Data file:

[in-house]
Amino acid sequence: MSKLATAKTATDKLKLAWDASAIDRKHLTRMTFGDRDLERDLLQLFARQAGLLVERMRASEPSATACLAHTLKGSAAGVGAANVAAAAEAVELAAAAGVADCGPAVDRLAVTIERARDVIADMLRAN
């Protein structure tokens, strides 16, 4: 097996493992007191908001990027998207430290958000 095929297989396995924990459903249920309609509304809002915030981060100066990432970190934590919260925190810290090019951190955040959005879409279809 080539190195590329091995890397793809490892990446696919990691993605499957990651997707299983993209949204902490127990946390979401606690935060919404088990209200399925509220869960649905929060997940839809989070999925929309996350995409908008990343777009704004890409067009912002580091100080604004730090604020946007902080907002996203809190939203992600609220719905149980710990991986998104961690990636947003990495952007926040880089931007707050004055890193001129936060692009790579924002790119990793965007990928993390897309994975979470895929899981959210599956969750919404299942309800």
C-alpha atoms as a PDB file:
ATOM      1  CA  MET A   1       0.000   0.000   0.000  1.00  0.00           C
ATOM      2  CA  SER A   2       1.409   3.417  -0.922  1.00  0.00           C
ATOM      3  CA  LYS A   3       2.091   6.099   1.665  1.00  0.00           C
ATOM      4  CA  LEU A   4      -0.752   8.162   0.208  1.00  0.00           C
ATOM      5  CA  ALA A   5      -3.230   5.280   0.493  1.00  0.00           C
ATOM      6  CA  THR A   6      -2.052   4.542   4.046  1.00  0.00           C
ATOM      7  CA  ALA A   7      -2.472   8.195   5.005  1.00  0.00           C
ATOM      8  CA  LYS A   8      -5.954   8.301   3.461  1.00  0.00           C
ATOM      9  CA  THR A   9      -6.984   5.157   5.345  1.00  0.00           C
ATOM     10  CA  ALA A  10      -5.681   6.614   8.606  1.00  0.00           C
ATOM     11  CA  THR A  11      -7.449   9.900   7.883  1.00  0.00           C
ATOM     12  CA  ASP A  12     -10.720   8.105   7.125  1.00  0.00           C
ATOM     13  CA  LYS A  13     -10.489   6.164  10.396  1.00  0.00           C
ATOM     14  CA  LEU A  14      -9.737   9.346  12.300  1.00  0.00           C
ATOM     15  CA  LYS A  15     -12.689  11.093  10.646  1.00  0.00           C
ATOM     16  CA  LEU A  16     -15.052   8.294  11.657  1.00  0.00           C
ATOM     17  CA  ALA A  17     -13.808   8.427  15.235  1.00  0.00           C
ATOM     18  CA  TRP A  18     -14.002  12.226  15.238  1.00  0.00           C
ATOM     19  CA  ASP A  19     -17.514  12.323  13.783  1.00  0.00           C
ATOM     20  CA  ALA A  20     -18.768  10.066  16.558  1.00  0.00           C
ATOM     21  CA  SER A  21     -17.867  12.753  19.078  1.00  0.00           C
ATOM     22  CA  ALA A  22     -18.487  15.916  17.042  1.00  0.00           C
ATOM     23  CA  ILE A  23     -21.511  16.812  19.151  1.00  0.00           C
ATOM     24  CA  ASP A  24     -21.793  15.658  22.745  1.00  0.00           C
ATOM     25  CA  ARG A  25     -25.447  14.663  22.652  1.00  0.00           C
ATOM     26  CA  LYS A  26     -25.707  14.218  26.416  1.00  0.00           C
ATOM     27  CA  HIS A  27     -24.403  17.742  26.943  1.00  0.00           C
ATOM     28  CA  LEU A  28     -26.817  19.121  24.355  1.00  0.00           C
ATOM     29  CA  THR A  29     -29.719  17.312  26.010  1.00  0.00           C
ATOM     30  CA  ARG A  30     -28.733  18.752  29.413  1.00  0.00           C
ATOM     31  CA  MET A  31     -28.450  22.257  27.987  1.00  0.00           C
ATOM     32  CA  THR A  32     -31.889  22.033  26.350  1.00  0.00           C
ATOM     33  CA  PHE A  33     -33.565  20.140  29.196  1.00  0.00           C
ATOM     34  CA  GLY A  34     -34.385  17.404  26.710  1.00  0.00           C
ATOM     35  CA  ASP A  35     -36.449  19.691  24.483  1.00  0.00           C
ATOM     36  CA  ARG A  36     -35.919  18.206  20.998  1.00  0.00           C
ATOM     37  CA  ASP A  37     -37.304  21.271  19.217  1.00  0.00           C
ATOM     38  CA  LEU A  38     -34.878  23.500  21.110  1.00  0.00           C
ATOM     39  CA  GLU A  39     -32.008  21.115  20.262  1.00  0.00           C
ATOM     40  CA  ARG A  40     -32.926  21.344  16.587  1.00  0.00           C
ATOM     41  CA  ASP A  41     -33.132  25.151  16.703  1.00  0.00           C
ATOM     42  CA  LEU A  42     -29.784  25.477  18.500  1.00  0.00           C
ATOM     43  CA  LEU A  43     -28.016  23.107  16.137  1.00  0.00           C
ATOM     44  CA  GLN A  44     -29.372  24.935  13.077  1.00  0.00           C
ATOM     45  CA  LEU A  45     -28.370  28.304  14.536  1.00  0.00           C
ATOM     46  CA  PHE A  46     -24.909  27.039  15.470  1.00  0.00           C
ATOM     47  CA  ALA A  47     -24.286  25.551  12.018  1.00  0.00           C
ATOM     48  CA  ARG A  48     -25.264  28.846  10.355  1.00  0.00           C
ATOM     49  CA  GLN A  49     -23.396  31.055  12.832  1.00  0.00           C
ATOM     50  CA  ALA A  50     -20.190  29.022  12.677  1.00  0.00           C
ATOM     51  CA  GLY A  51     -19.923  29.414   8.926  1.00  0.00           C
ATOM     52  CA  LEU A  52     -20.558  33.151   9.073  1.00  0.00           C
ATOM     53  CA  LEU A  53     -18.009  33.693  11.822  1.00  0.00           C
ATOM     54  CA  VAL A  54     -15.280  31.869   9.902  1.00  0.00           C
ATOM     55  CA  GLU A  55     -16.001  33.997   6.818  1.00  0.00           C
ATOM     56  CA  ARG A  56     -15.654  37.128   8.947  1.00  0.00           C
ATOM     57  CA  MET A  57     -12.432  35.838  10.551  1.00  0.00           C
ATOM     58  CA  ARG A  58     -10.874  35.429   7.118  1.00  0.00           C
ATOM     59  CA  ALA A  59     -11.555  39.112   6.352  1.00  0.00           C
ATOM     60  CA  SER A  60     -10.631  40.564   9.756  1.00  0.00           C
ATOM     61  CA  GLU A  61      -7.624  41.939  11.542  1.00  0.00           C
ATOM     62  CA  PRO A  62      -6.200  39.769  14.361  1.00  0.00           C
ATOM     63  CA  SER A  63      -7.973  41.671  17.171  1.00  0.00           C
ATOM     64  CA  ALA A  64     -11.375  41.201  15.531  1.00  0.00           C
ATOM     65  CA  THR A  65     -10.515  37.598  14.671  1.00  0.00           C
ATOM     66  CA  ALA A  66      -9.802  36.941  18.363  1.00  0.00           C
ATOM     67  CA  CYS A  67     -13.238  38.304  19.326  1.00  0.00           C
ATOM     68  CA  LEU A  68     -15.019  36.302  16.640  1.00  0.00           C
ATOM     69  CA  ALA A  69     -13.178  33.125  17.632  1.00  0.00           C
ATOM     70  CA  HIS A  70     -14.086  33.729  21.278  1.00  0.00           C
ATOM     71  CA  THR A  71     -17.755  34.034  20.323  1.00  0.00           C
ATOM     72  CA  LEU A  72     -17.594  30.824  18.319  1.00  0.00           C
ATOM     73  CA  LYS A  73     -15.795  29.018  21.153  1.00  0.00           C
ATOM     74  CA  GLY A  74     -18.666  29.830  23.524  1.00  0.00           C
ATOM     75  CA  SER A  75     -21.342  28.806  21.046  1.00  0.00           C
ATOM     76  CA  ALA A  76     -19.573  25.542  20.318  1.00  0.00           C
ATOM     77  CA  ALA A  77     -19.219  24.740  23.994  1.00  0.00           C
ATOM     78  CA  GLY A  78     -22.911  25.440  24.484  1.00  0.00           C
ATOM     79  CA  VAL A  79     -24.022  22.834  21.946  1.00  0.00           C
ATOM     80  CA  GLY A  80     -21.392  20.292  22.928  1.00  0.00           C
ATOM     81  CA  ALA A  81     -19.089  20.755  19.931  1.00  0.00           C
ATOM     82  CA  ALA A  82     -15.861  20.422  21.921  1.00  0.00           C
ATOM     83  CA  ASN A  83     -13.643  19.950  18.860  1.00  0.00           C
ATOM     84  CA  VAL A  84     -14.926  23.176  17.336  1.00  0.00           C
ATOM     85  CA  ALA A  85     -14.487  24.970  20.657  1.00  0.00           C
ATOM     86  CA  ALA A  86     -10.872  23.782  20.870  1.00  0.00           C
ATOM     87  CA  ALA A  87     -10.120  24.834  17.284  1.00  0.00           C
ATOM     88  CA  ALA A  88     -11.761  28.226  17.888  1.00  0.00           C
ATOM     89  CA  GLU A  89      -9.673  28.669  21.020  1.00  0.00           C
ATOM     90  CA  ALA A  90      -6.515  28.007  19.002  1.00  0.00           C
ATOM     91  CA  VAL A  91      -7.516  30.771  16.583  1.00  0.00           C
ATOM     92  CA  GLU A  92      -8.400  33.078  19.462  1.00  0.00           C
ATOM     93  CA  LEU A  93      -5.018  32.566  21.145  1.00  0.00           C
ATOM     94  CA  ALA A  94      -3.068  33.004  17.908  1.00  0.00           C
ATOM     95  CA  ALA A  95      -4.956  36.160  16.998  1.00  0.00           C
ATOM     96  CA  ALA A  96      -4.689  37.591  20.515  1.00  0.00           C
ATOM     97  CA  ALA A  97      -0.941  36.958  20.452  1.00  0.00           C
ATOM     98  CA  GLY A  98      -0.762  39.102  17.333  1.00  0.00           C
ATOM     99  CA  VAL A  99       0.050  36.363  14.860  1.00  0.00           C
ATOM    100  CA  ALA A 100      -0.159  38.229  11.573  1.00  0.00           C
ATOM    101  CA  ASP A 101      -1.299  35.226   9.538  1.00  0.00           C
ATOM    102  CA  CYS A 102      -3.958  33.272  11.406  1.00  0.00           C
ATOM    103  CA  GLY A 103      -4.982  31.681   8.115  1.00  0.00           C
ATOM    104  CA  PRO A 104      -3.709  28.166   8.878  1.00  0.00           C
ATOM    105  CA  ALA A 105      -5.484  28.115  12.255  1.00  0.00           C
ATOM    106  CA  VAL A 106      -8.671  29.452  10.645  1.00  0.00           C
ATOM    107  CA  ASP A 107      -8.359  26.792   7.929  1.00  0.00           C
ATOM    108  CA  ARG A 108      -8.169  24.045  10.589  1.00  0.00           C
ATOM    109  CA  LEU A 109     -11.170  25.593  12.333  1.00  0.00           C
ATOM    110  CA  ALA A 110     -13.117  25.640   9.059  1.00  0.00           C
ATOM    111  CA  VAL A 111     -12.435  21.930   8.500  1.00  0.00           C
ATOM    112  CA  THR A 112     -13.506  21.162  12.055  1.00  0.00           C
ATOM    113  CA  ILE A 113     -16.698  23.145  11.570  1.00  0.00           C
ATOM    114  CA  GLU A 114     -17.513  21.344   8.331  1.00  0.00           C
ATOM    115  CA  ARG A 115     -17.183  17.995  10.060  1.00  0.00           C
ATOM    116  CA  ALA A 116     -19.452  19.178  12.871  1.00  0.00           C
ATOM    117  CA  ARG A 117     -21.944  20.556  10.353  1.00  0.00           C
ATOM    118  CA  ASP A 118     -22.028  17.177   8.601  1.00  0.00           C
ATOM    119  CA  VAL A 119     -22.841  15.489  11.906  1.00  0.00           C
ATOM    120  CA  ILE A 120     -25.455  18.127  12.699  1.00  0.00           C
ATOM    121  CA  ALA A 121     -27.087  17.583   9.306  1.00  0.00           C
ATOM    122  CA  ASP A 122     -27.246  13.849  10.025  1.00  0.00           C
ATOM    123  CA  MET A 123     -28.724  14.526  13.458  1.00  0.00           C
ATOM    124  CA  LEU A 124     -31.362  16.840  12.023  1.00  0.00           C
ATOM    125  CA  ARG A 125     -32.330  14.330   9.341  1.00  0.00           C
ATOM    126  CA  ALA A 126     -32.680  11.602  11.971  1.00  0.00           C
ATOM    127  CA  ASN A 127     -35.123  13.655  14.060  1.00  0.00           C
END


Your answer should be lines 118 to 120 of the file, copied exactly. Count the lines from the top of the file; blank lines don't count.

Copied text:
ATOM    114  CA  GLU A 114     -17.513  21.344   8.331  1.00  0.00           C
ATOM    115  CA  ARG A 115     -17.183  17.995  10.060  1.00  0.00           C
ATOM    116  CA  ALA A 116     -19.452  19.178  12.871  1.00  0.00           C